I (Still) Believe, John Byron and Joel N. Lohr, editors. Grand Rapids: Zondervan, 2015.
Summary: Seventeen narratives of scholars who address the question of whether academic study of the Bible is a threat to one’s faith.
One of the ironies of seminary studies are the popular stories of those who went off to seminary only to lose their faith. I’ve seen that happen. The question may be asked, “is academic study of the Bible a threat to the student’s faith?”
The seventeen prominent scholars who contributed to this volume (as well as the two editors) answer this question with a resounding no! The editors provided a series of questions regarding the academic journeys of the scholars, instances where their studies posed challenges to their faith and ways their lives have been enriched by their studies, the role of the church in their work, and the advice they would give aspiring scholars.
Richard Bauckham’s response typifies those in this volume:
All this seems to me relevant to the fact that I have never experienced anything like a “crisis of faith” through my study of the Bible–or through any other kind of study, for that matter. There seems to me nothing remarkable about that fact, but people sometimes find it surprising….I think it may be helpful if I go back behind my work to the deeper roots of my faith. I have always loved God (p. 23).
What struck me through these narratives was that the scholars are marked by this abiding love for God and God’s scriptures, a love that began in childhood for some, following conversion for others, but has remained through their lives and scholarly journeys. Some grew up in fundamentalist circles, which often seems deadly for academic studies, but in this case, the experience was one of loving the Bible from sword drills to family devotions.
That does not mean that they did not face challenges to their faith. The greatest challenges were life experiences, particularly the loss of loved ones, as for example narrated by R.W.L. Moberly in the loss of his wife. He concludes:
Probably the greatest challenge that any Christian scholar faces, however, is not different from that which any believer faces: How can I keep my first love fresh? Love for God and love for one’s subject can both become dulled over time. There is no simple solution. For me, at least, it is a matter of life-long learning: learning to bring together head and heart, learning to pursue both truth and goodness, and learning to recognize that any and every place and time and situation is where, in the words of Moses, I must choose life (p. 210).
I saw several other recurring themes in the work. One was the importance of mentors who modeled both faith and scholarship. Names like C.F.D Moule, Brevard Childs, and James Muilenberg came up over and over. There were a host of others as well.
Another was an intellectual openness coupled with a commitment to the authority and inspiration of scripture. For many who came out of fundamentalism, their understanding of the nature of the trustworthiness of scripture changed over time. For many, the constructions of inerrancy they grew up with became inadequate to their understanding of the kind of book the Bible is. This did not mean a rejection of the Bible, if anything scripture grew in its authority and influence in these scholars’ lives.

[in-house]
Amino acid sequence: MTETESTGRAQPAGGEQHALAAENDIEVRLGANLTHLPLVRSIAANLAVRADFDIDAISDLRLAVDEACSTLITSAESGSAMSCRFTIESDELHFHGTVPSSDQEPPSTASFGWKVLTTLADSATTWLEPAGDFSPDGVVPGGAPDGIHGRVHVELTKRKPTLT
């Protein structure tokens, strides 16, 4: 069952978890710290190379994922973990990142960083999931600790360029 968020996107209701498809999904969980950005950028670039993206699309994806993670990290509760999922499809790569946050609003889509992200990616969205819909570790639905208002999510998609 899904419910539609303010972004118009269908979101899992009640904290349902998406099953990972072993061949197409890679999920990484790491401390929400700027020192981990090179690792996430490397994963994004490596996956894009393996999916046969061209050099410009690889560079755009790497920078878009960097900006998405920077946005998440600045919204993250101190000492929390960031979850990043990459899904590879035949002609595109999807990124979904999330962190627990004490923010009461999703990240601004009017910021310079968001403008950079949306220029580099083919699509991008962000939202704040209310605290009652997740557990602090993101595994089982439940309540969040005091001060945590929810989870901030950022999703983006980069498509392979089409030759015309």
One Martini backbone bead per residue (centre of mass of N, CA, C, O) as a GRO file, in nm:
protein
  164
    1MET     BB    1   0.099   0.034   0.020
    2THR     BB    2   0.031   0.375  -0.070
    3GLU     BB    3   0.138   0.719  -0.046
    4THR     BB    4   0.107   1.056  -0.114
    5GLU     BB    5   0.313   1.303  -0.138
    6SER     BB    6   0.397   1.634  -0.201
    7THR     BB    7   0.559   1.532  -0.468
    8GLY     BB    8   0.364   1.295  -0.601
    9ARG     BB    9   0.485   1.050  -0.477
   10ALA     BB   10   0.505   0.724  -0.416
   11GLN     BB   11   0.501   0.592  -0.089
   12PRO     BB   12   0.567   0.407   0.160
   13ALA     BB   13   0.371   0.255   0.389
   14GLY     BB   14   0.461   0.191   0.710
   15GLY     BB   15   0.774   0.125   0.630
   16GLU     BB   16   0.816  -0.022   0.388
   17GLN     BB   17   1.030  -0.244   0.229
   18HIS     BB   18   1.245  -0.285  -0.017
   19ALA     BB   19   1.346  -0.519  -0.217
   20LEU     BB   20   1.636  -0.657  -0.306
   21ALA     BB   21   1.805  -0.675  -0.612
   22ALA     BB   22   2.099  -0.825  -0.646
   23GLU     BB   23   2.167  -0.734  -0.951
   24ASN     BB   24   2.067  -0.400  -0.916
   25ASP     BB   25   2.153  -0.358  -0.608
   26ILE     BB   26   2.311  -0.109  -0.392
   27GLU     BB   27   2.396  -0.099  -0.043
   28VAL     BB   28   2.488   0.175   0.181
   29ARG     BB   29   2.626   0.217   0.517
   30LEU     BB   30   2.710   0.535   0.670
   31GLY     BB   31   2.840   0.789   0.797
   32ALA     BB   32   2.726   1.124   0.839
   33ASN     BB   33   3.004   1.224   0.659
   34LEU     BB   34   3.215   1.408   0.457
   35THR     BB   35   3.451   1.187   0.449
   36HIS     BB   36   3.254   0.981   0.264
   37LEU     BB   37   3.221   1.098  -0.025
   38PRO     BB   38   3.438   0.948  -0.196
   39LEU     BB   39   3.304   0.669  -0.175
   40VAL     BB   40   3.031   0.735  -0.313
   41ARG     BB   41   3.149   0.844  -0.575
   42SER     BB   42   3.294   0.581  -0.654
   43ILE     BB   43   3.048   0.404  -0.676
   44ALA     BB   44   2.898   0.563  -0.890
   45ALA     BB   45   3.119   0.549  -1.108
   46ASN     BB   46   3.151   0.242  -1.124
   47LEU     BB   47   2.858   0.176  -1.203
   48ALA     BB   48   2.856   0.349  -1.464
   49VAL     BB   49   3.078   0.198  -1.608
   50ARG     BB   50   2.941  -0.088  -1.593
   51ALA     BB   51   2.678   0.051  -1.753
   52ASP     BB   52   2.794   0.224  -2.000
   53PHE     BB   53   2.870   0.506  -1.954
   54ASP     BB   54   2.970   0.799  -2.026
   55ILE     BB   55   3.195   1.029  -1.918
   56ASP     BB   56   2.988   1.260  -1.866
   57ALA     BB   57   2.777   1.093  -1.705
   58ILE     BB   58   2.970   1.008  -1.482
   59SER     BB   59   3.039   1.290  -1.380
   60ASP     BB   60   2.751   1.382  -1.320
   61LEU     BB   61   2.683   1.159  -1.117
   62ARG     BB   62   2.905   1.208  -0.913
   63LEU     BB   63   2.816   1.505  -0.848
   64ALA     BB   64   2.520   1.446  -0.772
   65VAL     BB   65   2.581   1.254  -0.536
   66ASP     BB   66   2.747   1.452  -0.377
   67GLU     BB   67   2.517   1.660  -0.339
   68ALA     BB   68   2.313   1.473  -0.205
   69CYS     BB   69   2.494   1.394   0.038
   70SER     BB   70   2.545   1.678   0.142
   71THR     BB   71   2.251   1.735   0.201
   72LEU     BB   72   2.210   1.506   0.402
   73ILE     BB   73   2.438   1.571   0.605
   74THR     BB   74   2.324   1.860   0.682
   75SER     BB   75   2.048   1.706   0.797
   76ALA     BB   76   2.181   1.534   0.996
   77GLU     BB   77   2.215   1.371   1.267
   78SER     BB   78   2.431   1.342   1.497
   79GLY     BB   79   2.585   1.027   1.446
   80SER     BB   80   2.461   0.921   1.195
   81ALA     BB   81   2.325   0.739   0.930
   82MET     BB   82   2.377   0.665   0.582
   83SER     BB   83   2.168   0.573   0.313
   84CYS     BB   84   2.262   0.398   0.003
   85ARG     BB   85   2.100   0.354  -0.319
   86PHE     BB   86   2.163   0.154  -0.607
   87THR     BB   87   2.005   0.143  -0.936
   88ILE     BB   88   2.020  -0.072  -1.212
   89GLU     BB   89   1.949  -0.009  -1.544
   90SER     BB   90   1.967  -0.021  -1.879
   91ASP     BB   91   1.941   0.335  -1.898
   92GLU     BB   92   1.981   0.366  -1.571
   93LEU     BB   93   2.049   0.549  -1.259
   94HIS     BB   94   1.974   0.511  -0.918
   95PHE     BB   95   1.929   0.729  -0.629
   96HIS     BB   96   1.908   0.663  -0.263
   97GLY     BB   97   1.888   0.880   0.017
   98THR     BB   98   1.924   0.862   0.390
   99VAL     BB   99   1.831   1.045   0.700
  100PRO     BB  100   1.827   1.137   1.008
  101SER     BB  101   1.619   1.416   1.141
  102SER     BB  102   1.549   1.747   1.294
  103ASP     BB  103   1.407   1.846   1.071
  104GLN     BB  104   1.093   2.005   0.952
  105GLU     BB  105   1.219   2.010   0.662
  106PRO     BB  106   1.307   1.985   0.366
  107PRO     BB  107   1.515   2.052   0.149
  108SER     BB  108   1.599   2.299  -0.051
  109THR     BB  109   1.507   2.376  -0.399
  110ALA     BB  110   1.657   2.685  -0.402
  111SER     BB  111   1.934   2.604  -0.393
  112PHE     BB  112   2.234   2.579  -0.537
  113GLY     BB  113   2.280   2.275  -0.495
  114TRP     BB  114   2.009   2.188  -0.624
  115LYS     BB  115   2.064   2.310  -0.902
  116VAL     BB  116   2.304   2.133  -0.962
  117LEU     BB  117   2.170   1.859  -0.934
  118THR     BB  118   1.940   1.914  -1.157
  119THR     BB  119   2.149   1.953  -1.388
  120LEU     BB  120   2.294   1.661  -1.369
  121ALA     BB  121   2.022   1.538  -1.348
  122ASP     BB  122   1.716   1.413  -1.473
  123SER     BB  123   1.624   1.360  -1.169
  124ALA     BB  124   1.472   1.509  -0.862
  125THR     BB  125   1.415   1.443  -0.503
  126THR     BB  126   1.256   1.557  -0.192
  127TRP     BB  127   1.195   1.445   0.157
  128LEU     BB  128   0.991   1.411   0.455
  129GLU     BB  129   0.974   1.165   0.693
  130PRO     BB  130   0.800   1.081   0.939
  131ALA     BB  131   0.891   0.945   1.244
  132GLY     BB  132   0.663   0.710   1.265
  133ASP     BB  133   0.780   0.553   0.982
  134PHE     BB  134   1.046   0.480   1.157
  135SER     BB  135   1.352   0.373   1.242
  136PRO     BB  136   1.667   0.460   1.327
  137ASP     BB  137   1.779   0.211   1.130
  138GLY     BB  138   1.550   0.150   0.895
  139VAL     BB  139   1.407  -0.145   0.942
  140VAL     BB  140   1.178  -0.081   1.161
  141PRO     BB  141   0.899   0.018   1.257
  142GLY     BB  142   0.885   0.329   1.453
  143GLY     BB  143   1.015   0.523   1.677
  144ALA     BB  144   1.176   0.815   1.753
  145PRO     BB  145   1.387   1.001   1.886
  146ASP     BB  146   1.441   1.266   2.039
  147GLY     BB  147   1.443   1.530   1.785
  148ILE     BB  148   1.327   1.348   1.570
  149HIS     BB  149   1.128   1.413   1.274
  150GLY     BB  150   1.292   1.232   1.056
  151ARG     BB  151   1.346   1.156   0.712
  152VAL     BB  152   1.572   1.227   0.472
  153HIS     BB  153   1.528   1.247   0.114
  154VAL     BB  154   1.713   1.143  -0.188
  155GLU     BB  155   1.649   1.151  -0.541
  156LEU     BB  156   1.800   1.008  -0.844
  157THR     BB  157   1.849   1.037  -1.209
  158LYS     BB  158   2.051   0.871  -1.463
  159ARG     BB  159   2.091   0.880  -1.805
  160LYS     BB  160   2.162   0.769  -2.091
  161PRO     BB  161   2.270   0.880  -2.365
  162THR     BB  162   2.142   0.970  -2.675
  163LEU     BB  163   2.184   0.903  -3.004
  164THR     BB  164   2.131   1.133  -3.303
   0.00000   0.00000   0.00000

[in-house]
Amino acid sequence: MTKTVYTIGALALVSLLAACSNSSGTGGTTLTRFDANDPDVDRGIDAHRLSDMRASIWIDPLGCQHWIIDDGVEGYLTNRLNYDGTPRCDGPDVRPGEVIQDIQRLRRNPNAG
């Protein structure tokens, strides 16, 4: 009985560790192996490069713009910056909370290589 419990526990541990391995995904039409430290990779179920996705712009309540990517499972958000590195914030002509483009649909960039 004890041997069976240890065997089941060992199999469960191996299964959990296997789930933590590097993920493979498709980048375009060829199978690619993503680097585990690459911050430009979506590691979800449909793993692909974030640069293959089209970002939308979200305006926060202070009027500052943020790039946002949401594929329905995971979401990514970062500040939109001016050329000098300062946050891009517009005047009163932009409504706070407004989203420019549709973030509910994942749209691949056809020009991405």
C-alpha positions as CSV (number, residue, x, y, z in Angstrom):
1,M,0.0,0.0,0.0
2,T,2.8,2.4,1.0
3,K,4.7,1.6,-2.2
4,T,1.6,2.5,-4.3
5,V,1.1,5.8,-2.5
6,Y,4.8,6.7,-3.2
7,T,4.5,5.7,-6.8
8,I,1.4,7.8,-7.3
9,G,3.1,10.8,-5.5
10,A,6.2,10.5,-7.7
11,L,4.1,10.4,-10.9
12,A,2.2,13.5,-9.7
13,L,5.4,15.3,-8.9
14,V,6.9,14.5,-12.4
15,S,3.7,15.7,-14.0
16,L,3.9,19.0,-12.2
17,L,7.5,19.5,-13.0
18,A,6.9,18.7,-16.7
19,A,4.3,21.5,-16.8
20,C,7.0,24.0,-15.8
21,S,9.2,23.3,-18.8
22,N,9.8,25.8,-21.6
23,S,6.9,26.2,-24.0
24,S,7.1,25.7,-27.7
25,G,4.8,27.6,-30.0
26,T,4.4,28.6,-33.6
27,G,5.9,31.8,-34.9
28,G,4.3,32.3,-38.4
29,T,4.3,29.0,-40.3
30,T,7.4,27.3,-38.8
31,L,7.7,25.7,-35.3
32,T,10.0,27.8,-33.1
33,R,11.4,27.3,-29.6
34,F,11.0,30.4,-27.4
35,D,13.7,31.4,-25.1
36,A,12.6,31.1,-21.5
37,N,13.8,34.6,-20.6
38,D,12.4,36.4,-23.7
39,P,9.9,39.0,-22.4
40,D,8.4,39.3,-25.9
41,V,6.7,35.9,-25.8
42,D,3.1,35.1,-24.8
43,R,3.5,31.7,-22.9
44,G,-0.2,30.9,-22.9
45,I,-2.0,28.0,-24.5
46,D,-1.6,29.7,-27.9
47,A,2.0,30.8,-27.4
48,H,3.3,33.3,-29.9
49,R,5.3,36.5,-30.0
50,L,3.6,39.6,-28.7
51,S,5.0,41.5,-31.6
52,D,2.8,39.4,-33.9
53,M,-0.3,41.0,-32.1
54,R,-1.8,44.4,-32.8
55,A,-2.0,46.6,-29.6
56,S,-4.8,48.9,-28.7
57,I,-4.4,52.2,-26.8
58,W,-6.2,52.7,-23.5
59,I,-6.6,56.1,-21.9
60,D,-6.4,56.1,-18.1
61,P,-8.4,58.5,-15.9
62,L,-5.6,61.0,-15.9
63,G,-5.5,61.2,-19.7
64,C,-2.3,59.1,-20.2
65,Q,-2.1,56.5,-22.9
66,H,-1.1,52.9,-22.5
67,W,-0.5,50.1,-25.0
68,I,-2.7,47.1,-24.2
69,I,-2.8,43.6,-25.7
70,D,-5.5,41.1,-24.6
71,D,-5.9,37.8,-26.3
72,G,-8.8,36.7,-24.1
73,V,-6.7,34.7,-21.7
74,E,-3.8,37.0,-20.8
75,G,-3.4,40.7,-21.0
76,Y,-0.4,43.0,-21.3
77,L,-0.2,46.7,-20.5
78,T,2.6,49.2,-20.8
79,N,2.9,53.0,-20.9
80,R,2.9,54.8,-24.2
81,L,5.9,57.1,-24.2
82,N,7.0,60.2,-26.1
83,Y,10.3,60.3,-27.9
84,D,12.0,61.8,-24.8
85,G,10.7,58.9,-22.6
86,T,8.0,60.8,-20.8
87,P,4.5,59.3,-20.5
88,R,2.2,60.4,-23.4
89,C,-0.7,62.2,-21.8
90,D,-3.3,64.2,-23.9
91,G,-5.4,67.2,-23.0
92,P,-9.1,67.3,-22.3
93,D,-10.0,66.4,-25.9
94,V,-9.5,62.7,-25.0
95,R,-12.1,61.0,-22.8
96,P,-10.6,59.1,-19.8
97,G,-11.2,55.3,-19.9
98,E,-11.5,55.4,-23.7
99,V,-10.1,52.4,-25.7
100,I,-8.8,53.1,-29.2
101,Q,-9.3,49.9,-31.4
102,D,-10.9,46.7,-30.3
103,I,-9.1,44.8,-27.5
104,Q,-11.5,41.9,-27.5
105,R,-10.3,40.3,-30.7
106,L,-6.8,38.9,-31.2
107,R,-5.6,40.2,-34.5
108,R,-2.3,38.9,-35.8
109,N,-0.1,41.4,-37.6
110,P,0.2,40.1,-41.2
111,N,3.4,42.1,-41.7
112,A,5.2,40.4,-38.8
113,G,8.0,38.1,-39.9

Reading about the academic journeys of these scholars, from their studies to their teaching was fascinating. Sometimes there were setbacks, particularly when convictions no longer conformed to their institutions. Many of the narratives detail the scholarly questions, publications, and insights these scholars pursued over the course of their academic careers. For some, there were corresponding journeys in the church communions of which they were part. For example Edith Humphreys describes her journey from the Salvation Army, through Anglicanism, to the Orthodox Church.
These scholars see their work as in service to the church and often enriched by their participation in its ministry. Beverly Roberts Gaventa speaks pointedly about the ethos of self-promotion she sometimes sees in the field while the church often offers up thin gruel. On the other hand, Scot McKnight writes about his congregation, one in which his children and grandchildren are part:
It is of great significance to Kris and me that we are handing on our faith to our children and their children–in the context of worship and fellowship. What is doing on there is propped up by an academic career of teaching and writing, but what goes on transcends an academic career. It is there–under the preached Word and in the Eucharist–that Jesus’ death and resurrection bring forgiveness and justification. When my grandkids become adults and begin to think about me as their grandfather I want them to say that their grandfather was always talking about Jesus, even on the golf course or during baseball games (p. 171).
I thought this a quite wonderful collection, particularly for one considering theological studies. The narratives highlight the grace of God, the orientations of our hearts, the providence of God in one’s career, and the delights of research and teaching and an intellectual life open to the Spirit of God, motivated by the love of God, and the centrality of the risen Christ. They invite the pursuit of this work for its own sake, trusting the guidance of God, warning of the uncertainties of academic careers. It left me with a fresh appreciation for the work of these scholars, and the deep life of faith that motivates so many of them.
I received this book as a gift from John Byron, executive dean and vice president of Ashland Theological Seminary, where I was privileged to pursue my own theological studies. The views expressed in this review are my own.